Australia’s current aged care complaints body has seen a 23 per cent increase in the number of issues raised.
The Aged Care Complaints Commissioner’s 2017–18 Annual Report was tabled in Parliament on Friday by Minister for Senior Australians and Aged Care Ken Wyatt.
Concerned Australians put forward a record 5,779 complaints. And the Commissioner referred over 1,000 cases to the Australian Aged Care Quality Agency – a rise of 130 per cent over the previous year.
Wyatt partly put the figures down to an increase in awareness about the Commissioner’s capacity, as well as growing concern about aged care issues.
“While significantly more people are using the national service, the data shows that most of their complaints are being managed effectively, with 73 per cent resolved within a 30 days and 93 per cent resolved within 90 days,” he added.
The most common issues raised in complaints about residential aged care were medication administration and management (706) and personal and oral hygiene (473). For the first time, staffing numbers and ratios made up one of the top three issues in residential care complaints, with 452 issues raised.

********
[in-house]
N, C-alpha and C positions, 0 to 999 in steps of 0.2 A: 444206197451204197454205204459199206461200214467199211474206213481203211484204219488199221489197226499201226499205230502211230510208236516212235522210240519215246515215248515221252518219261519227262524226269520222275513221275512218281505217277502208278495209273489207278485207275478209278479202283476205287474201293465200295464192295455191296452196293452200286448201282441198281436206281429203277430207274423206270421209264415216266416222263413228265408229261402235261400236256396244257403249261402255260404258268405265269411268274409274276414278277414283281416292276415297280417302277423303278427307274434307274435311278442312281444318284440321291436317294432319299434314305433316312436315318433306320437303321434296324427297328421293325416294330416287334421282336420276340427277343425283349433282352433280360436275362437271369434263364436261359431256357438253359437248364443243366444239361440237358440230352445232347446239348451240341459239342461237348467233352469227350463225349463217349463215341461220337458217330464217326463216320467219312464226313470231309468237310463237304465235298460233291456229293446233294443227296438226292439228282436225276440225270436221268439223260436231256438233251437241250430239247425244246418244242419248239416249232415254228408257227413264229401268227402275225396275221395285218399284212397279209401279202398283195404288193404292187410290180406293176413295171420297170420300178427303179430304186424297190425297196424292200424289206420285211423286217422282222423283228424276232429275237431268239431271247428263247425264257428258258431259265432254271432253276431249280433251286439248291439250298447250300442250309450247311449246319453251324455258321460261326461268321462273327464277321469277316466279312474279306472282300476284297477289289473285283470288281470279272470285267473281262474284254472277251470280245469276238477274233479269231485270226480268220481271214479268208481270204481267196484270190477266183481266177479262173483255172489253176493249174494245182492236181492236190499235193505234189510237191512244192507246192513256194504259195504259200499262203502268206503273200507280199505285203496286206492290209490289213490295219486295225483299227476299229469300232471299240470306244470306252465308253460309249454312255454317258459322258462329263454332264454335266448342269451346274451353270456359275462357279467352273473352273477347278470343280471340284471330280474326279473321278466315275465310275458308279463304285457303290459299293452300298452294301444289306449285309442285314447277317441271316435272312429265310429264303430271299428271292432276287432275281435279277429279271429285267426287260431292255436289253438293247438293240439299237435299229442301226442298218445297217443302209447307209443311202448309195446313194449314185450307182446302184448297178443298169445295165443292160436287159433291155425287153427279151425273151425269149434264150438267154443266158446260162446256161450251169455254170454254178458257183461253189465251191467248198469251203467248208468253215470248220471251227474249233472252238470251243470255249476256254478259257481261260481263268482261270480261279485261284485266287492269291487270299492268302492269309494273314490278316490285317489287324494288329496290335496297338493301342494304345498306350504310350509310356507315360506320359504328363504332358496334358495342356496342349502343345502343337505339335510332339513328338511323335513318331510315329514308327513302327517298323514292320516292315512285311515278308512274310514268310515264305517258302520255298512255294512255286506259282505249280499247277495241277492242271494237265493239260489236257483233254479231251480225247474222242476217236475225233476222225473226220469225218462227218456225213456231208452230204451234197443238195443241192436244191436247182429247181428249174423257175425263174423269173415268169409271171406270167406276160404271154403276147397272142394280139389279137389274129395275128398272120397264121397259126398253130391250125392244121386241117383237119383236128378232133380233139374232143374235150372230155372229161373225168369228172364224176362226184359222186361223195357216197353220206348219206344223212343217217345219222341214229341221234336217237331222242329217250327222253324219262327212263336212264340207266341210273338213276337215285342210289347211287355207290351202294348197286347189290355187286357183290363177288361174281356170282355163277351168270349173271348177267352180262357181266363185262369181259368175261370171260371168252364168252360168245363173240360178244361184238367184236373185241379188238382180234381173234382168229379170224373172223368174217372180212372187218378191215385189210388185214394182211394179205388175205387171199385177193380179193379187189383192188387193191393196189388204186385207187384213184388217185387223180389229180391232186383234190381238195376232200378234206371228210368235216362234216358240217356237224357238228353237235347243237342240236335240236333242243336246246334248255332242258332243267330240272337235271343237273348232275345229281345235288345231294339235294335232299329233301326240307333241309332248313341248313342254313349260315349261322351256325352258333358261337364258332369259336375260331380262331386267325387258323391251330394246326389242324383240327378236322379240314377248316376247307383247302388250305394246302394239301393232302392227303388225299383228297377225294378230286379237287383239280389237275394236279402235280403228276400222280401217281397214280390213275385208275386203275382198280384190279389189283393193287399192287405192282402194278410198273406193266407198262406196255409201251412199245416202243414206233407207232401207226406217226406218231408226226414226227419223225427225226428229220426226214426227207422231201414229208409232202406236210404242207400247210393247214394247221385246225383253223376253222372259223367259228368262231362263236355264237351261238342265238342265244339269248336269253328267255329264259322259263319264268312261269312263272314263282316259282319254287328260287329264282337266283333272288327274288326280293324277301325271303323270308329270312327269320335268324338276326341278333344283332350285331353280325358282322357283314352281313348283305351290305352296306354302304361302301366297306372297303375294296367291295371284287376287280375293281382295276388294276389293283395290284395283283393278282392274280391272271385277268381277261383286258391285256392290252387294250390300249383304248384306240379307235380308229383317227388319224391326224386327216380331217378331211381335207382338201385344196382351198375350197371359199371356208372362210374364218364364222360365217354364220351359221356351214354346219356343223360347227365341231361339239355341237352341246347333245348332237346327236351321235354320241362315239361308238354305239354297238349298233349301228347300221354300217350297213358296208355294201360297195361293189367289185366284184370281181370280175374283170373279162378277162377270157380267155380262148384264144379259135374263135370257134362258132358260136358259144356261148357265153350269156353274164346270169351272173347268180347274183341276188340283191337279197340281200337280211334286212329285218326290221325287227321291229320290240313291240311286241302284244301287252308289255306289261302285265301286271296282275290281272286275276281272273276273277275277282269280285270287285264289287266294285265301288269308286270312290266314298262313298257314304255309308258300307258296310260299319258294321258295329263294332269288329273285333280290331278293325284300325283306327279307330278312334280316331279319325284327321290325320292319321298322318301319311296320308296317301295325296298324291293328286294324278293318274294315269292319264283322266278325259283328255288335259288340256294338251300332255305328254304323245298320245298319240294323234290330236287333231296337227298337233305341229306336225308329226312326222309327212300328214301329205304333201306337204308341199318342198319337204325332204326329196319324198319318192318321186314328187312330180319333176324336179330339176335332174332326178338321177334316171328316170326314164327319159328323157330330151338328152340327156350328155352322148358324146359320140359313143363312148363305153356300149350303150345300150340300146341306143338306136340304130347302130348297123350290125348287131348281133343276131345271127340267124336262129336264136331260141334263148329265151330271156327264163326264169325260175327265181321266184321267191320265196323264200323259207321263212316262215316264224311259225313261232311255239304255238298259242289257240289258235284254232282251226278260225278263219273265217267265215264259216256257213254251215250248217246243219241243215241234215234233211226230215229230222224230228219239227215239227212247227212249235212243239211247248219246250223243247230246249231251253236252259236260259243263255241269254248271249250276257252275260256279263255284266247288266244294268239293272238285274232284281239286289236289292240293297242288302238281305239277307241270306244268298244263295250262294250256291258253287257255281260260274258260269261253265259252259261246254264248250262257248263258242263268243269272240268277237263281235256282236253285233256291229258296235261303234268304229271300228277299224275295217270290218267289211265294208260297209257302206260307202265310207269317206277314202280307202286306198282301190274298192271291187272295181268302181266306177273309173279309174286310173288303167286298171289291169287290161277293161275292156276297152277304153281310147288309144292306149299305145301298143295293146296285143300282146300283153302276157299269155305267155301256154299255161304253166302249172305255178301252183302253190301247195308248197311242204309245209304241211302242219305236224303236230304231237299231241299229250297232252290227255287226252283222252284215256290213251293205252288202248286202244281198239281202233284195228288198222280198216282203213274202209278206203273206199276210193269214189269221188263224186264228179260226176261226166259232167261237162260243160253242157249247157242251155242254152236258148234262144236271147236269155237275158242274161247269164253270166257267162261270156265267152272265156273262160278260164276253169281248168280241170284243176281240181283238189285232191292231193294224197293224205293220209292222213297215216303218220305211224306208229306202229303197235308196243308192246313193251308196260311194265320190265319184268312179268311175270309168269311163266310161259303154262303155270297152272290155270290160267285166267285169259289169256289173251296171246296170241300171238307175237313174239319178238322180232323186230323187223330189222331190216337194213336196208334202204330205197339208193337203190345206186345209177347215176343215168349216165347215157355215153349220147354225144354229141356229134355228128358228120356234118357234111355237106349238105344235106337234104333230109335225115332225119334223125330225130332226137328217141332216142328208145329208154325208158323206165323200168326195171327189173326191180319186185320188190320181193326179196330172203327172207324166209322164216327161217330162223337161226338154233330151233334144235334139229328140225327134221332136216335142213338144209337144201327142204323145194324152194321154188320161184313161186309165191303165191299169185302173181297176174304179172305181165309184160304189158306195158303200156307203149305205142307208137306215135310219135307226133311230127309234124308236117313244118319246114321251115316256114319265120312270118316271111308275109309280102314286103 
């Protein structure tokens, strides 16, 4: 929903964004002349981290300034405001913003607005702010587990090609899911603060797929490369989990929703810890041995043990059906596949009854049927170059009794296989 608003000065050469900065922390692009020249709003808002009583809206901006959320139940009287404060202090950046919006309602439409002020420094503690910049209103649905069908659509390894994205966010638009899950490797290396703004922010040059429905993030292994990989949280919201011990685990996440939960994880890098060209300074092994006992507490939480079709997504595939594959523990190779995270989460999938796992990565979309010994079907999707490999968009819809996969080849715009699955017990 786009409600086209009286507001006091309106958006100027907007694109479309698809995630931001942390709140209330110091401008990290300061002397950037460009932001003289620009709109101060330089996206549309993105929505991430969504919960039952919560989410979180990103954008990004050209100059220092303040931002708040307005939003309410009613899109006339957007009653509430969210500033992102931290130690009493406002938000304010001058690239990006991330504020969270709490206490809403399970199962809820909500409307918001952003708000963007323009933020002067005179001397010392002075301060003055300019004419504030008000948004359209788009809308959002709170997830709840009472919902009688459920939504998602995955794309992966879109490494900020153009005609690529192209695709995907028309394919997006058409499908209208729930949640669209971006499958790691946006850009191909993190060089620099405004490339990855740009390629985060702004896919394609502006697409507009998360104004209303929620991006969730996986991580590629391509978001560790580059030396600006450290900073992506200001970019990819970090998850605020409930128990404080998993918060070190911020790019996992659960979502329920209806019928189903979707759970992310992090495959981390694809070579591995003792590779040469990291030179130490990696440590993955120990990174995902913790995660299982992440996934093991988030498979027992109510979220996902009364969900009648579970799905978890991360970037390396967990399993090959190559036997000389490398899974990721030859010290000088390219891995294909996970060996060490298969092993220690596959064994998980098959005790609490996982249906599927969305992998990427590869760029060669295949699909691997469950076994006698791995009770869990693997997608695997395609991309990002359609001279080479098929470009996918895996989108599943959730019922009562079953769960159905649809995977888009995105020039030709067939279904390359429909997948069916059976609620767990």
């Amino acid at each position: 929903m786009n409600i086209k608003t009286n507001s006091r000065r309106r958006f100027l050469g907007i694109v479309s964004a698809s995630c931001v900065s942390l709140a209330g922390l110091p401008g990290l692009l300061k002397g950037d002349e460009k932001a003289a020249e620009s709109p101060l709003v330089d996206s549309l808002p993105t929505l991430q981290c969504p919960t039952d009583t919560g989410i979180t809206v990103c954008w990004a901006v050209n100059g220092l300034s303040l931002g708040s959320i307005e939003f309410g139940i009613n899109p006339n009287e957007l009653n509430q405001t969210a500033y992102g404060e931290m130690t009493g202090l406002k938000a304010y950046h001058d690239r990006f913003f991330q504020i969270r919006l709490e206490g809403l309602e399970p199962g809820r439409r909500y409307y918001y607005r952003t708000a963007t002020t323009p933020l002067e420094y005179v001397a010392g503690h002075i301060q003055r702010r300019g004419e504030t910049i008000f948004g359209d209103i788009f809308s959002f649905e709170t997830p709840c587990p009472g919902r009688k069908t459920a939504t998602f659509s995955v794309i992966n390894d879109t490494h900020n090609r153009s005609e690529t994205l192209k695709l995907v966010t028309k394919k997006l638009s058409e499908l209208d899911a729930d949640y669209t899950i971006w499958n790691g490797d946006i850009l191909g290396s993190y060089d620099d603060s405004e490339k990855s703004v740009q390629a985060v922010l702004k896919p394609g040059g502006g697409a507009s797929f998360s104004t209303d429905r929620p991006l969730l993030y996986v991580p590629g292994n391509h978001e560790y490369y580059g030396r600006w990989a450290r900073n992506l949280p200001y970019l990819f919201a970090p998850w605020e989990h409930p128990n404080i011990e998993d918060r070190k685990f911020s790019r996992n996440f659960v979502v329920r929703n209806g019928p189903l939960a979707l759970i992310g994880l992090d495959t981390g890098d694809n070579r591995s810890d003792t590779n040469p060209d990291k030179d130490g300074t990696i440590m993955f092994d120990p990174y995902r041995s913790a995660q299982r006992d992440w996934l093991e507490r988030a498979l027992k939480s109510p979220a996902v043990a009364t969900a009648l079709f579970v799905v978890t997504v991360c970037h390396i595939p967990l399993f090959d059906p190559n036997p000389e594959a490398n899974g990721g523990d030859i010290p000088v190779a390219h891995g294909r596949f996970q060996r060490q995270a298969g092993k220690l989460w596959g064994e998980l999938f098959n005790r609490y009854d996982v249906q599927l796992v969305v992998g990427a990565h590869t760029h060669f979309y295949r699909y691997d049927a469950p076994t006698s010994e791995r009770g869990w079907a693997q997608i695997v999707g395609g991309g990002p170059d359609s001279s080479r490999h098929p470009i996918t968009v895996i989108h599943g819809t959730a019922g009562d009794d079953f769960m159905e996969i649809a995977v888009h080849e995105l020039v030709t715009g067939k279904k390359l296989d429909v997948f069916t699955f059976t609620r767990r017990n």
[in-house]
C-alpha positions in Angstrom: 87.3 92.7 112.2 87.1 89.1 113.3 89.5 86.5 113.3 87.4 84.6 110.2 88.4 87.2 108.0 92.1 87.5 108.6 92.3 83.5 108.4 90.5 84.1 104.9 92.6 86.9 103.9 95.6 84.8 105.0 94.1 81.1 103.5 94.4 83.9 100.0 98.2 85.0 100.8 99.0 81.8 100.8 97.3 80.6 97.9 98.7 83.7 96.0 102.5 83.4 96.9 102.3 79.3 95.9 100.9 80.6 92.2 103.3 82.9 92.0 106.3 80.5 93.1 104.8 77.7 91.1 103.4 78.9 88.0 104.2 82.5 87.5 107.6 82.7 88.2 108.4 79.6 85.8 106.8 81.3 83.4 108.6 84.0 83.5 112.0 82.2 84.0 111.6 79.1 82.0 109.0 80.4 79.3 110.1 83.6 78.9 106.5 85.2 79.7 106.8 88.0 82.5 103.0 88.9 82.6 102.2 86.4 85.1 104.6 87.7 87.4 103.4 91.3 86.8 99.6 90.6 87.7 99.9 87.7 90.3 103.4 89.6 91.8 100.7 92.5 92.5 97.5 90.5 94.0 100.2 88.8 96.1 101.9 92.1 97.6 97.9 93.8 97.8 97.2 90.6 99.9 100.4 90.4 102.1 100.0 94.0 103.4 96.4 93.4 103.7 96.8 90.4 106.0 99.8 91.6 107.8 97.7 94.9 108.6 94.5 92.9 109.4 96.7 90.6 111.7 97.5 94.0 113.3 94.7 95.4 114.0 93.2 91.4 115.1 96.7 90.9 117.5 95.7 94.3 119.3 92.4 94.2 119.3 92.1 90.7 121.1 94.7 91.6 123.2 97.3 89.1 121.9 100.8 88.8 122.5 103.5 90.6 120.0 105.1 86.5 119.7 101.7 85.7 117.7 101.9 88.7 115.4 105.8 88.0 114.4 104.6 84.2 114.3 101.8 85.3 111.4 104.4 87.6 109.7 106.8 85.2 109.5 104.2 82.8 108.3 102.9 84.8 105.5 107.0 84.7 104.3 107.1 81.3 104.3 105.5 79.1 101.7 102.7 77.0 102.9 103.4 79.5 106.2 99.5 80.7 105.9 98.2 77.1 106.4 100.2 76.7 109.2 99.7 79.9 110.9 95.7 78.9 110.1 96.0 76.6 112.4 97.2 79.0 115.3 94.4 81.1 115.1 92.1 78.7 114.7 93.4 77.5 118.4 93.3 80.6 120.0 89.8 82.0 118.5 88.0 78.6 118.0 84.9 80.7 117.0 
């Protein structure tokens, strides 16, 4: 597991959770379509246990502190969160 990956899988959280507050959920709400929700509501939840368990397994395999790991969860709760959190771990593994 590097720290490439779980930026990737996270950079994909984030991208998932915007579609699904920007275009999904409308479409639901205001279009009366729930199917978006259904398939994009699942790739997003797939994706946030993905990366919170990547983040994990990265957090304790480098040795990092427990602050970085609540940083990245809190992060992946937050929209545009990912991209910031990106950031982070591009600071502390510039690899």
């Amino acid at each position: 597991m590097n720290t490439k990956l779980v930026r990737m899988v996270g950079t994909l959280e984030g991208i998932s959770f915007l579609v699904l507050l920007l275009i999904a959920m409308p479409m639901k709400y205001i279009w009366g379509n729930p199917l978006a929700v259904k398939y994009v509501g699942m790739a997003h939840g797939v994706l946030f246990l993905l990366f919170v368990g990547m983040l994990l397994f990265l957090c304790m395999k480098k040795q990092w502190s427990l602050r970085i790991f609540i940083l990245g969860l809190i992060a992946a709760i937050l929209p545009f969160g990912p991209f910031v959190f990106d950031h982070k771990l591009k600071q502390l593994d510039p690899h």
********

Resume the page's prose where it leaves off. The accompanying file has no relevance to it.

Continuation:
Commissioner Rae Lamb said the complaints to the body have increased by around 47 per cent since 2015–16.
“We have seen particularly marked growth in the number of people coming to us with complaints about care delivered in their homes,” Lamb said. “These now account for around one in four complaints.”
In her foreword, Lamb reinforced her recent push for aged care providers to be more open about complaints and how they respond to them.
She said the Commissioner is this year focused on getting that message to the boards that govern aged care services. “I have met with several of the boards of big aged care service providers.
So far at least one organisation has told us it is planning to publish more complaints information on its website as a result of the challenge. Others are still considering it.
“I hope that this will catch on and others will follow.”
In January next year, the Complaints Commissioner and the Quality Agency will join to form part of the new Aged Care Quality and Safety Commission.
Wyatt said he was confident the new body will better target sub-standard care.
“Any concerns about quality of care will be managed by the one agency, making it easier for everyone to know who they can contact, and further enhancing the complaints policing and resolution process,” he said.Do you have an idea for a story?
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